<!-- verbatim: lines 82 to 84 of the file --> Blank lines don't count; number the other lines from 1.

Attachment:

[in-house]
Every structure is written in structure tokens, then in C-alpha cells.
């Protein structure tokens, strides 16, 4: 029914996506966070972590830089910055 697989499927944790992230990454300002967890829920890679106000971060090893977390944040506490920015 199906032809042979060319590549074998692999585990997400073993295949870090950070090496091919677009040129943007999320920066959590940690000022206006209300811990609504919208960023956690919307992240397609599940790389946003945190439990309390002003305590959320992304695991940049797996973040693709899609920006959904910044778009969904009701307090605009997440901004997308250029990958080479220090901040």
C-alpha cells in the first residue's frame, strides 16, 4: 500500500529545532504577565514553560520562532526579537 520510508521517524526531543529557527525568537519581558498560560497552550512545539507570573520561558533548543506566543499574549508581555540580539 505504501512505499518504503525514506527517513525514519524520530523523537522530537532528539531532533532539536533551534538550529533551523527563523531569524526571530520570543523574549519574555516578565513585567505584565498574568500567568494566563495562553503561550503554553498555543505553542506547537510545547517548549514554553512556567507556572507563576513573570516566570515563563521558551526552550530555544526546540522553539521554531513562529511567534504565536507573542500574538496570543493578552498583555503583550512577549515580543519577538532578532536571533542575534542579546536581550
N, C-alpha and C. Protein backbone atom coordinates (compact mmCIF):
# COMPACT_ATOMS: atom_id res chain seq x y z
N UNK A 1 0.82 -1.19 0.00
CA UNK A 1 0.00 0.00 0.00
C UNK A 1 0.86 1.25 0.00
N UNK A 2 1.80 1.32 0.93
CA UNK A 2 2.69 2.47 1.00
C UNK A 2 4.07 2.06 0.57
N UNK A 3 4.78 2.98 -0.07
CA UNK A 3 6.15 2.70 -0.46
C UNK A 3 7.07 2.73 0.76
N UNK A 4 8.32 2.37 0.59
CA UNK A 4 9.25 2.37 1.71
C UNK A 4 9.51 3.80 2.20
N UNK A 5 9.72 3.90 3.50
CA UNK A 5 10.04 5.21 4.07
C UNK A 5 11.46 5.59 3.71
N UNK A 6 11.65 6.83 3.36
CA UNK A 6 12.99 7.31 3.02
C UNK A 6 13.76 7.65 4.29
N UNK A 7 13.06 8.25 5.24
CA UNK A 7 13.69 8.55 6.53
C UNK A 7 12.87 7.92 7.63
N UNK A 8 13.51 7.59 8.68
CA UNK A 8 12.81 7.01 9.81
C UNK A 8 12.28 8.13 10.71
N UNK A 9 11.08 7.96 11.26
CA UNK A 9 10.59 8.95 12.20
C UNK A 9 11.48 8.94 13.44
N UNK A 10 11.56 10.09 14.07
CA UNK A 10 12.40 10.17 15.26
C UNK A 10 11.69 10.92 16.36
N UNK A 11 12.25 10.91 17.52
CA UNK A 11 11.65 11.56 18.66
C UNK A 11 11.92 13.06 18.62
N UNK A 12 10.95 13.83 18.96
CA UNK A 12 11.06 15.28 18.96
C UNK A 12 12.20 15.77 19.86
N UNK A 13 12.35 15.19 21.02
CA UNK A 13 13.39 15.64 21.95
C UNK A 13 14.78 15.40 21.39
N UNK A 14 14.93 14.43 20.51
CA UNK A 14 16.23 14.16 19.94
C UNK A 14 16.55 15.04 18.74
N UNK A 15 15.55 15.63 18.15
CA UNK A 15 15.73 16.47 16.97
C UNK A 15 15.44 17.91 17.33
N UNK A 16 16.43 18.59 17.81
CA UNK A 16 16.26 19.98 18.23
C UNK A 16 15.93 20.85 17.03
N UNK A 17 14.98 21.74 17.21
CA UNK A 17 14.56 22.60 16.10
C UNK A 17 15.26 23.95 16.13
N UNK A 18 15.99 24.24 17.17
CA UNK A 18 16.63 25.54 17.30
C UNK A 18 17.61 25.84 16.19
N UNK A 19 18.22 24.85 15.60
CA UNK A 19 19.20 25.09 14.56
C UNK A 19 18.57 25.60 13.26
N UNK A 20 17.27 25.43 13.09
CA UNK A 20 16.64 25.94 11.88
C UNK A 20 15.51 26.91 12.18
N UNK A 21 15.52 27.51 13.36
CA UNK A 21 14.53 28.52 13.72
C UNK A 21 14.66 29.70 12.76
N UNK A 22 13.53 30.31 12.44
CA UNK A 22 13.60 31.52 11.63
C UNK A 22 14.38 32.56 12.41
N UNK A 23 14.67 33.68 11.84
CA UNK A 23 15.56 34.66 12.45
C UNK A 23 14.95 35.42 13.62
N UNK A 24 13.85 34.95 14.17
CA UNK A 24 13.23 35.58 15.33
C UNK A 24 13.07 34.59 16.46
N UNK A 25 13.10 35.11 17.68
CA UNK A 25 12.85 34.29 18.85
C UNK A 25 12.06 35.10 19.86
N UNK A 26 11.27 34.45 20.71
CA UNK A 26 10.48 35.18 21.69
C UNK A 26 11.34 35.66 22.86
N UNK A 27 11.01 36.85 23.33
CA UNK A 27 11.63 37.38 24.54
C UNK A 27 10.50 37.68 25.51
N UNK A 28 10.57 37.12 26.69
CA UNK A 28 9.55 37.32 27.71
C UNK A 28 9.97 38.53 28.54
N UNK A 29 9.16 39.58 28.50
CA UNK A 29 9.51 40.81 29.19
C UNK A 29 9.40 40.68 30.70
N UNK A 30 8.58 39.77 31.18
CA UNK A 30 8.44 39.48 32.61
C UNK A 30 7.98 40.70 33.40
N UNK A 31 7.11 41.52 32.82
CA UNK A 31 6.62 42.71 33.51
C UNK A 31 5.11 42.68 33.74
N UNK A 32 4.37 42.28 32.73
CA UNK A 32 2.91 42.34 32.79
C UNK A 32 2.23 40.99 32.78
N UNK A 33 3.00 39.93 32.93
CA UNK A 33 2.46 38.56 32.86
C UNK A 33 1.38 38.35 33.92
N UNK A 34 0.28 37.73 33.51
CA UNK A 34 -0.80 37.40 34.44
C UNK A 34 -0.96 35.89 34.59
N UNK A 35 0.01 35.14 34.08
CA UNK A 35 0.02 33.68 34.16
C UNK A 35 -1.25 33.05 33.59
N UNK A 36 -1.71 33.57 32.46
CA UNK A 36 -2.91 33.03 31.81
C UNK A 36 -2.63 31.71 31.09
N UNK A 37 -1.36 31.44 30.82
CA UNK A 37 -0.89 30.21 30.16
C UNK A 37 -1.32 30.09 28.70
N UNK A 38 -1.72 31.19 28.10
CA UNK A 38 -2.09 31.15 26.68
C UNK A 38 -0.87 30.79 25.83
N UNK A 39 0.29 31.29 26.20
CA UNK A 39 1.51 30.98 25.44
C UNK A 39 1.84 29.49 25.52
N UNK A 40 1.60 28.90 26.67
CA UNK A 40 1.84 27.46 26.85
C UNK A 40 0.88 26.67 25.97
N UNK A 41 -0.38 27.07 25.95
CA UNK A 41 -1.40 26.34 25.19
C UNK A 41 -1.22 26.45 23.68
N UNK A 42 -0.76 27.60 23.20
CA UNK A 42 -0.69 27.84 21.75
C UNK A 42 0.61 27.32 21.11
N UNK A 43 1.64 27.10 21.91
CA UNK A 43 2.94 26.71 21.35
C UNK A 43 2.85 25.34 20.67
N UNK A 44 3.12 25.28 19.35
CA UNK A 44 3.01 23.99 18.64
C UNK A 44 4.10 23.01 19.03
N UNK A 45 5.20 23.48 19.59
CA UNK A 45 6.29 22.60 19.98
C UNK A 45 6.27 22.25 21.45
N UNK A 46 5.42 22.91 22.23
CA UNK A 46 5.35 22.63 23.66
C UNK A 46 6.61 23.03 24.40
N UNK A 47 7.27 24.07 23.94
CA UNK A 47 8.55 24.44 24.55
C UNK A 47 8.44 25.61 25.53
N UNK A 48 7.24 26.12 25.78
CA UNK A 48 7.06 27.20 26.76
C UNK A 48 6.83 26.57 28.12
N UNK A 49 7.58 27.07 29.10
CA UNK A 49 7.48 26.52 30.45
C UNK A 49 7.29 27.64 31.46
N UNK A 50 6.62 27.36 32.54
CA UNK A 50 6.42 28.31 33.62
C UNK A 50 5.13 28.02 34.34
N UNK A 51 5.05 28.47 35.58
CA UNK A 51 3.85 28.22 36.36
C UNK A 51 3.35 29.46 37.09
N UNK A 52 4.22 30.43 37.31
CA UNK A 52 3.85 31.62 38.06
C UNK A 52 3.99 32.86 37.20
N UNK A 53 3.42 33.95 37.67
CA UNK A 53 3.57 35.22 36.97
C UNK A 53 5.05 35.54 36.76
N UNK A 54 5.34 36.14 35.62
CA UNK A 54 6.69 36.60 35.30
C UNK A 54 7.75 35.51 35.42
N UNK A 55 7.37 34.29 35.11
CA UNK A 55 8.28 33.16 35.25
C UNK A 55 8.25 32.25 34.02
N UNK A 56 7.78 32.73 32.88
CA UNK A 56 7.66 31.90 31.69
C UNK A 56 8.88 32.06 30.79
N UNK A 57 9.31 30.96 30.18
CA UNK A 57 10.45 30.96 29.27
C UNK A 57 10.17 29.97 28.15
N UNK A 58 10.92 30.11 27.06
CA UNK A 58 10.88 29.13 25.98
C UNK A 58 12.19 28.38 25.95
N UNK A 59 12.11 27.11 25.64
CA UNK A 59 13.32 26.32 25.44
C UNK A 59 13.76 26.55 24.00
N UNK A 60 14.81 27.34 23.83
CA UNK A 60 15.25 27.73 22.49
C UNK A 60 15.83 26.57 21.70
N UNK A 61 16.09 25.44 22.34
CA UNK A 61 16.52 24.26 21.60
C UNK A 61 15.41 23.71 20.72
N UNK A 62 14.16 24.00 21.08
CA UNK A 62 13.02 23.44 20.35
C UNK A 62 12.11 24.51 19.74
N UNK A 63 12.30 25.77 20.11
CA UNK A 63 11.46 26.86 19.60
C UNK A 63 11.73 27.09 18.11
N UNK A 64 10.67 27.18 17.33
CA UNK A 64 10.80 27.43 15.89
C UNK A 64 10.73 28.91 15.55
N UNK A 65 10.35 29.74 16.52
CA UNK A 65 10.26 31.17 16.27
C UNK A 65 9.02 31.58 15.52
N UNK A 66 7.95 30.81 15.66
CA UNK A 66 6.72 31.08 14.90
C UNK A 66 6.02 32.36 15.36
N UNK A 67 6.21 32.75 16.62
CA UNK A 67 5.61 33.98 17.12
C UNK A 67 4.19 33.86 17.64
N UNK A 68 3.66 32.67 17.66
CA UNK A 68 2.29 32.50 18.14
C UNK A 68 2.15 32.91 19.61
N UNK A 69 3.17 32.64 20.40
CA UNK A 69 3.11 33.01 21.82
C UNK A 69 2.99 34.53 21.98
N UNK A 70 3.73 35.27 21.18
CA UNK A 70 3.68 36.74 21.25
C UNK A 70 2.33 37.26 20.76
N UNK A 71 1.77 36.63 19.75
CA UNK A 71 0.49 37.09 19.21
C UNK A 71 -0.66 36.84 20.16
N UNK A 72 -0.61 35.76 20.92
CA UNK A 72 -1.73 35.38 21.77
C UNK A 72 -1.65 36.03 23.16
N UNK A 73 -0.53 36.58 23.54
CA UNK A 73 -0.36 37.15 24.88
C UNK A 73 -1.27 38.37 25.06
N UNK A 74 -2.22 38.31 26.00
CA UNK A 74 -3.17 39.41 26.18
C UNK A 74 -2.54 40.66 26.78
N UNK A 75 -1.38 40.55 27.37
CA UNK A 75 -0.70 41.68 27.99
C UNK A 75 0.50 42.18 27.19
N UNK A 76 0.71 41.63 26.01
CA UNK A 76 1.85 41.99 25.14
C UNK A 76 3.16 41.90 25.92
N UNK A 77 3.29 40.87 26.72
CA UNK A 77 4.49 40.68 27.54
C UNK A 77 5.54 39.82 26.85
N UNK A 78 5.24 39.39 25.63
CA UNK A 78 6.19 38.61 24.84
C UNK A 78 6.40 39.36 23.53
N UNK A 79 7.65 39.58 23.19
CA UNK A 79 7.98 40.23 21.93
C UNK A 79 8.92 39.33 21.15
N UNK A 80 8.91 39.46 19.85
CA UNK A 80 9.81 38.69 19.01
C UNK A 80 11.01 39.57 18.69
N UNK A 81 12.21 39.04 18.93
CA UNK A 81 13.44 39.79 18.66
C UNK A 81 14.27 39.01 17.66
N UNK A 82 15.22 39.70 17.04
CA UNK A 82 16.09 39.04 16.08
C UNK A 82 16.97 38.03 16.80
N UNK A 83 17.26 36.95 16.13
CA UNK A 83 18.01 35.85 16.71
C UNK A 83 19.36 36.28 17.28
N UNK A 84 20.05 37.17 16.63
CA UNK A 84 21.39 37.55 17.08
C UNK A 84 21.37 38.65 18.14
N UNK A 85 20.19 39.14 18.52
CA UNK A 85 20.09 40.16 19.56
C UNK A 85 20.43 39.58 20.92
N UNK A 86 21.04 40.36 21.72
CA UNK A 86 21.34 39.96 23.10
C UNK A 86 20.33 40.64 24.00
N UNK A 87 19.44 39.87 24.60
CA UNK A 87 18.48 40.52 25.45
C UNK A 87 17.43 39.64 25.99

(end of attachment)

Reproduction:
N UNK A 26 11.27 34.45 20.71
CA UNK A 26 10.48 35.18 21.69
C UNK A 26 11.34 35.66 22.86